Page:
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Ask the Expert: Heel Spurs

Heel Spurs

Q: What should I consider when creating a program for a client who has plantar fasciitis?

A: Plantar fasciitis is an inflammation of the thick band of connective tissue on the underside of the foot, and is often quite painful. The irritation is normally felt with the first steps in the morning, and is often seen in people with high arches, tight Achilles tendons and those who stand for long periods of time or have leg length discrepancies.

When someone has plantar fasciitis, additional stress is placed on the plantar fascia—often with pronation (rolling toward the inside of the foot), descending stairs, standing for long periods of time or during rapid acceleration. Pain can also come from calcaneal apophysitis, or bone spurs, which occurs on the underside of the calcaneus (heel bone). Both plantar fasciitis and heel spurs can be caused by poor biomechanics in the lower body, excessive pronation or supination or maximal ankle plantar flexion and simultaneous dorsiflexion of the metatarsal phalangeal joints (as happens when wearing excessively high-heeled shoes).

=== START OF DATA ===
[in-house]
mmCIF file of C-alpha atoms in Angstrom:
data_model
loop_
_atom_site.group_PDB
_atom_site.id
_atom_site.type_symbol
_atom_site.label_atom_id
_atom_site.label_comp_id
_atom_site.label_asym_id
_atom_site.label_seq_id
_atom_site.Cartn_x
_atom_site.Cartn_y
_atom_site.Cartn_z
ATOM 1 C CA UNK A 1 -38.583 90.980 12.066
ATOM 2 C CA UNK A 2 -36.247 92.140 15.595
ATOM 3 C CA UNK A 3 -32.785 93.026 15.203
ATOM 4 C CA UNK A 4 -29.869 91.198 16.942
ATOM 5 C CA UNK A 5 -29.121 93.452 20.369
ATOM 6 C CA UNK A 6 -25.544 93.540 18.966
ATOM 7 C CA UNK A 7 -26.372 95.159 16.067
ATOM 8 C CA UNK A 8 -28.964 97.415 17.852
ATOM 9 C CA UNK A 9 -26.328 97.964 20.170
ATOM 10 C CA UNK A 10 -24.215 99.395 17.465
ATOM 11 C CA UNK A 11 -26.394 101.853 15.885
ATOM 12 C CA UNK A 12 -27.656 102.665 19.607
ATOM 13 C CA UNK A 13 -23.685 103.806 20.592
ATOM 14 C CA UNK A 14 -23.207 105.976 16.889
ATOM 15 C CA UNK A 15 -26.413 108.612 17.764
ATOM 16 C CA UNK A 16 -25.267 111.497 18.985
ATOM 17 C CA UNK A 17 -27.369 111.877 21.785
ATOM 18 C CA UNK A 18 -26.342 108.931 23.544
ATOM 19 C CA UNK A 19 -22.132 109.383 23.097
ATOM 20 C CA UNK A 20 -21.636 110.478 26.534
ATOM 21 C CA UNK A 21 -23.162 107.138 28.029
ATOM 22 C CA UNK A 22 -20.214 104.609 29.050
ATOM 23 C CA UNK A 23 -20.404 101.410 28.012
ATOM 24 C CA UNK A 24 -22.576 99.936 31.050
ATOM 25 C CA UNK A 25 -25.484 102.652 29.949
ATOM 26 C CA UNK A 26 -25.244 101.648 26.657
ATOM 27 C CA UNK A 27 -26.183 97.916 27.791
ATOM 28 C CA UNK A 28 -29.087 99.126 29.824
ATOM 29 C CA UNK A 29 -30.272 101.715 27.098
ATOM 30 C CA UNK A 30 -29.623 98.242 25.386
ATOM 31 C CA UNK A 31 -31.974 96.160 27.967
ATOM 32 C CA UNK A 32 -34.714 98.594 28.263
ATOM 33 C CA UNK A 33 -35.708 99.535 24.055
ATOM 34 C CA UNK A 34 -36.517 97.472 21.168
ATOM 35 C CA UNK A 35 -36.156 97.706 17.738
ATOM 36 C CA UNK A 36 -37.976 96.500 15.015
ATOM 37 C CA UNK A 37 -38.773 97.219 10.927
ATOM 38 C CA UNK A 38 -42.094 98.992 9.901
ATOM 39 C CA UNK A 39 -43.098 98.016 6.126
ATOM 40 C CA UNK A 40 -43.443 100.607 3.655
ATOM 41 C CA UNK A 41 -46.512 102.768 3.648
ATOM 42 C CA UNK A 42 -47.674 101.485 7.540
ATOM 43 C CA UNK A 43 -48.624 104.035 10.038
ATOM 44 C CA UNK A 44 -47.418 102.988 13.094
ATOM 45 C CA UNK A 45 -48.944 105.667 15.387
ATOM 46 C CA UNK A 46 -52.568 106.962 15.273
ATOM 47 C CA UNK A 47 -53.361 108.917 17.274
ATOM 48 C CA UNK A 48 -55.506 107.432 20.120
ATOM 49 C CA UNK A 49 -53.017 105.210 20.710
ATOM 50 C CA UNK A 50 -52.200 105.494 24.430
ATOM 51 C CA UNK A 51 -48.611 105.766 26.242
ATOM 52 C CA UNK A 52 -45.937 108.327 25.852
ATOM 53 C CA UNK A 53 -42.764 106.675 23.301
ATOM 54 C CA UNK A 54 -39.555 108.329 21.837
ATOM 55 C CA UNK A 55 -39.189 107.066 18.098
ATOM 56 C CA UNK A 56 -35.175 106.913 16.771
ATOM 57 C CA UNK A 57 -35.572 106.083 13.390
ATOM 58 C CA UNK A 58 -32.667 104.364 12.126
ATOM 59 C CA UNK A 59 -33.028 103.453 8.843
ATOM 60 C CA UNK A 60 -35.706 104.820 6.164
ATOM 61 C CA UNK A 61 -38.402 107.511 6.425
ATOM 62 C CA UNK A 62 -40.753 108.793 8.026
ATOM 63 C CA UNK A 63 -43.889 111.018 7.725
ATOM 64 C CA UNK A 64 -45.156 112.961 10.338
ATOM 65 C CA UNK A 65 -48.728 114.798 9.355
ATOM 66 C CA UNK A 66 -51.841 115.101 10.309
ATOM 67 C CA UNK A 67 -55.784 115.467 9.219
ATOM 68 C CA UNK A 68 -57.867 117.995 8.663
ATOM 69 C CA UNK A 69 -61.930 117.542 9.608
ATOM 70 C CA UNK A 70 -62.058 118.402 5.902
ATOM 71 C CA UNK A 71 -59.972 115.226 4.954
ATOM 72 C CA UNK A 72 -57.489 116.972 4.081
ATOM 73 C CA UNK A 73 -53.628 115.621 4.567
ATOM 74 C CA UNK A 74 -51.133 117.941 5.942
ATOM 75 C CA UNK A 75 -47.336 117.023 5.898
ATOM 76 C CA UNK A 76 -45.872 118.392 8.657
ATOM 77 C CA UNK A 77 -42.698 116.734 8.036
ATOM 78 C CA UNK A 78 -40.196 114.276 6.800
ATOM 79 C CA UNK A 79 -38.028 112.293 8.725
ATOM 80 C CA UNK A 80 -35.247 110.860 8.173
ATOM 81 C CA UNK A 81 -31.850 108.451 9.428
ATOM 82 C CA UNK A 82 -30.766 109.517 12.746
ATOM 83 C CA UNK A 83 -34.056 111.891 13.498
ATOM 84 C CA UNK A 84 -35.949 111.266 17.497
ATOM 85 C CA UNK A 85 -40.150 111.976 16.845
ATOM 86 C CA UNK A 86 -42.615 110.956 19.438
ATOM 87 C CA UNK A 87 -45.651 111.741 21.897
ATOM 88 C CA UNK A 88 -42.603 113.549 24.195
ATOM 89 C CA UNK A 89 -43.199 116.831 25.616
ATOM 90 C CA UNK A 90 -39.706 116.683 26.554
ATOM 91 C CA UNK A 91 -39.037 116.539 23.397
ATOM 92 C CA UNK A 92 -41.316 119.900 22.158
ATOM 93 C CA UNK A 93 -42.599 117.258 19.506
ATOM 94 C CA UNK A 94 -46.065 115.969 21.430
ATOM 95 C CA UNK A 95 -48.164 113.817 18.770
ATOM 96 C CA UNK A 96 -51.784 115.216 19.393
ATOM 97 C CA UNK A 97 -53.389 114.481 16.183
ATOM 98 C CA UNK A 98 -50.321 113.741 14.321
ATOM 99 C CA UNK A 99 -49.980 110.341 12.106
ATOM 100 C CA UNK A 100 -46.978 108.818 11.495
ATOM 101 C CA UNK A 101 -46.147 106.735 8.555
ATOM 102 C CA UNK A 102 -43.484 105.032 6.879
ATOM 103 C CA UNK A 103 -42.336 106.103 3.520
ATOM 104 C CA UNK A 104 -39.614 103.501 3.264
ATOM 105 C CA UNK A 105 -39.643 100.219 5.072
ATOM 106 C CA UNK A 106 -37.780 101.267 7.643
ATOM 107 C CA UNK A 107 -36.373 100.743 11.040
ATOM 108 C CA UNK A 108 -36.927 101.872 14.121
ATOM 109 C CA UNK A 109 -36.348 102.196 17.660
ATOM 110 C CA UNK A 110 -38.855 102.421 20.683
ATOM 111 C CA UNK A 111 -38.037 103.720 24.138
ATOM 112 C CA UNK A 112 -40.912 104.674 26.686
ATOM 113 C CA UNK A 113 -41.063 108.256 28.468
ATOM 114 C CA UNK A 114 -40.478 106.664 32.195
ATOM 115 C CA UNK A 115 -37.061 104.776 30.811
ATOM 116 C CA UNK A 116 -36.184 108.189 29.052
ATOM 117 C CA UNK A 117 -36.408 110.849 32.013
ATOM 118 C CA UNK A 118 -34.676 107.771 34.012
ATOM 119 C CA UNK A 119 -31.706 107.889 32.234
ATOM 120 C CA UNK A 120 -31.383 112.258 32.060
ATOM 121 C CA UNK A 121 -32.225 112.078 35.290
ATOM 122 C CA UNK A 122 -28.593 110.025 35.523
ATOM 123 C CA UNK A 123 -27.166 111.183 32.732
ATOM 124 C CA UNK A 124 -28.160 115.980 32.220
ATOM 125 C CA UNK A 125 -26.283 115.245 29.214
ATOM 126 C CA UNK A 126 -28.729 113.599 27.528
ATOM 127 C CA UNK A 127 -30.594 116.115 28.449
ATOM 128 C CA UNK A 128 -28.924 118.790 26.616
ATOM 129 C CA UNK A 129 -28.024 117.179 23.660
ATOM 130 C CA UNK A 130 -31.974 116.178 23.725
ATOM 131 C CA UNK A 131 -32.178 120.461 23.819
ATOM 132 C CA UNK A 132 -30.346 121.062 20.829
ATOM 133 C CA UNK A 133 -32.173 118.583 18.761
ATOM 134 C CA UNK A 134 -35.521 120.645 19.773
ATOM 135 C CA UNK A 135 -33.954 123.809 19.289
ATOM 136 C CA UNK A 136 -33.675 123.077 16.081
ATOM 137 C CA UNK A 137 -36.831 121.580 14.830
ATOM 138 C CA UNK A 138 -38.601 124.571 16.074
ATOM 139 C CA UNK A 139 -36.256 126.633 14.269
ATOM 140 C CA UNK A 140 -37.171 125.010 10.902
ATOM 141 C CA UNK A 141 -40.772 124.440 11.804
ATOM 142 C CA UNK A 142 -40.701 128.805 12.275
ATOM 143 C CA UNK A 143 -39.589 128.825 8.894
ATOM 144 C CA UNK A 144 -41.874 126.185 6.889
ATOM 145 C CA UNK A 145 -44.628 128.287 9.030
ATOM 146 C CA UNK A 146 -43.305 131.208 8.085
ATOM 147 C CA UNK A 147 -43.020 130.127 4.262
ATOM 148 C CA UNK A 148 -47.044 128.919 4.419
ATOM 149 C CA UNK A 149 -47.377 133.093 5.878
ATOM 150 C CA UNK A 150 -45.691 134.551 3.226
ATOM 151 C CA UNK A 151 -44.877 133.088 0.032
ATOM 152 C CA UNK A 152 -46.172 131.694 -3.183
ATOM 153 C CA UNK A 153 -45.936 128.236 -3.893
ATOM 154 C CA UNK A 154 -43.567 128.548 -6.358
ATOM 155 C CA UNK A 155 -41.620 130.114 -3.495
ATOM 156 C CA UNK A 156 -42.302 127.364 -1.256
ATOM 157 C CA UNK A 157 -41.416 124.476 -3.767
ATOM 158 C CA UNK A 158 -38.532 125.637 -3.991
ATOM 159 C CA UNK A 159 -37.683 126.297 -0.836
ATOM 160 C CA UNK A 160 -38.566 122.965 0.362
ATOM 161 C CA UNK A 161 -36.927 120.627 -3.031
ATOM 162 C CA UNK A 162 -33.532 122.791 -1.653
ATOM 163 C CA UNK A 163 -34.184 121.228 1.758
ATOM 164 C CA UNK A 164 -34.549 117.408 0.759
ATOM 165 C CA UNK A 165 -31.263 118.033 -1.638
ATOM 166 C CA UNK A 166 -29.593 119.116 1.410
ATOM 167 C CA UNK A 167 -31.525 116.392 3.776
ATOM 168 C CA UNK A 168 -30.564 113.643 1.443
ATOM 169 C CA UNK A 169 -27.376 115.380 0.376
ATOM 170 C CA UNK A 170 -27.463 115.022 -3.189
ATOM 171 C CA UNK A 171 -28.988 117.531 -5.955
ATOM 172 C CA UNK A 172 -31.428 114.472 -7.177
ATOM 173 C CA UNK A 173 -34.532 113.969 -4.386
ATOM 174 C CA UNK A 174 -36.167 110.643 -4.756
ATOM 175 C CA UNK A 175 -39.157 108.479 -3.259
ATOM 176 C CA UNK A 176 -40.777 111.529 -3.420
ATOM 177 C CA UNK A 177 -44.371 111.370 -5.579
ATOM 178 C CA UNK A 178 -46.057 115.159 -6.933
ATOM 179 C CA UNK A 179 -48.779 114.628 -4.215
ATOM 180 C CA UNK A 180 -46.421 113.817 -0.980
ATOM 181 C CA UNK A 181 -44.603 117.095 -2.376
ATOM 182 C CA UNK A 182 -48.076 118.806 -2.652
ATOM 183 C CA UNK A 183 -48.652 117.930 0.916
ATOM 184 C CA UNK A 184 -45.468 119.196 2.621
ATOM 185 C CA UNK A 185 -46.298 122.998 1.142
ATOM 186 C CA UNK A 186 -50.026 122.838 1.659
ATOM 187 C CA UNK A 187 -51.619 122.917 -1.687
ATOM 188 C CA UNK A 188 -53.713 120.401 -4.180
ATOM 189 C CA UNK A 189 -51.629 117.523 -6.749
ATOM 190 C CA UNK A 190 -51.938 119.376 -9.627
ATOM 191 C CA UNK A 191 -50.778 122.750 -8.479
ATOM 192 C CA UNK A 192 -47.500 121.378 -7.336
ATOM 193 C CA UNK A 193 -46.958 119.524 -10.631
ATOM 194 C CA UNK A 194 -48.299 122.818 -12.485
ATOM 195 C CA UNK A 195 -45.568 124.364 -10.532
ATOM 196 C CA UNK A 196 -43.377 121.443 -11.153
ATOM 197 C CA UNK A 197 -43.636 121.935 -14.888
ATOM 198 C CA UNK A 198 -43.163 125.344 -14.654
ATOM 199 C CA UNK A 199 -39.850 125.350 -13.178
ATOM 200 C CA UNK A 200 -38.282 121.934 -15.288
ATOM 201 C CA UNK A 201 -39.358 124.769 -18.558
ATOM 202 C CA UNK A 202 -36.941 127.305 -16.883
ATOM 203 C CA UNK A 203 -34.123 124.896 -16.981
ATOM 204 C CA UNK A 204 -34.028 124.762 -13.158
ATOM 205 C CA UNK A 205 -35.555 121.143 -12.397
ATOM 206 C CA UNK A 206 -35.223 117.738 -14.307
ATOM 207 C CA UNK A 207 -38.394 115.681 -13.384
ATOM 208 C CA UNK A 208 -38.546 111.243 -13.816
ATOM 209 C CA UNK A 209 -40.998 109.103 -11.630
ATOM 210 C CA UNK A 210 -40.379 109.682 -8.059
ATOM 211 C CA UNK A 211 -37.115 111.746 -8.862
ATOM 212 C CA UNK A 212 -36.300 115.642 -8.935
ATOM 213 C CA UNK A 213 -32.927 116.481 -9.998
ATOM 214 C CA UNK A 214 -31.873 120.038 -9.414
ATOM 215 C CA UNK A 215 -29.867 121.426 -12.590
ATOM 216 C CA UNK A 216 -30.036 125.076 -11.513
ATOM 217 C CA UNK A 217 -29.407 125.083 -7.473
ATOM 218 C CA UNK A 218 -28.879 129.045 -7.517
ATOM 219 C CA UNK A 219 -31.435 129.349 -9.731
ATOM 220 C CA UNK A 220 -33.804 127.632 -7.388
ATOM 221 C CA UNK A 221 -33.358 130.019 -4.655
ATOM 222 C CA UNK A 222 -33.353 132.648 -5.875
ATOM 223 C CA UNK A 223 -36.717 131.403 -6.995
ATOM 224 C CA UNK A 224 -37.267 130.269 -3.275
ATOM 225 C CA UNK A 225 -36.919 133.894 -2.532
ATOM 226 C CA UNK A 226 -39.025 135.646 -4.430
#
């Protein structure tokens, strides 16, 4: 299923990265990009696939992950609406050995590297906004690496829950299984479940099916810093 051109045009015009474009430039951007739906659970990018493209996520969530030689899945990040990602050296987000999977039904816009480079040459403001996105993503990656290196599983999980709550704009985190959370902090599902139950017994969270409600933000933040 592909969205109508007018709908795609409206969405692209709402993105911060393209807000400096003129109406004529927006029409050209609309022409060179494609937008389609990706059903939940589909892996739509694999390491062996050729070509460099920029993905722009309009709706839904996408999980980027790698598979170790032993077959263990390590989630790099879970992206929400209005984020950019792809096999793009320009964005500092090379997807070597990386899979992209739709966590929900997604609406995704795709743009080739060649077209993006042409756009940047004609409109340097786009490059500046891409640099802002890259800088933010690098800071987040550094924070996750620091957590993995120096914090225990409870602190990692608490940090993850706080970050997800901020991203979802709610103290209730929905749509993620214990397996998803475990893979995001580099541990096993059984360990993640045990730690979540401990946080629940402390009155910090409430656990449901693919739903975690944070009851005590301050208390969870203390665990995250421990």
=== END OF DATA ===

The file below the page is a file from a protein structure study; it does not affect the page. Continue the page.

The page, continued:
Working with clients with plantar fasciitis and heel spurs means the focus should be on correct biomechanics in the entire lower kinetic chain, from the pelvis through the hips, knees, ankles and feet; with low-load or non-weight bearing exercises until more load can be accepted. A careful eccentric training program will also be helpful to normalize movement patterns.

Try these exercises from the STOTT PILATES® repertoire: Footwork on Jumpboard or Padded Footbar on the Reformer, Foot Press on Long Box with the Stability Chair when they are able to stand, or use the Rotational Diskboard on the Reformer for useful proprioceptive feedback to the lower kinetic chain.

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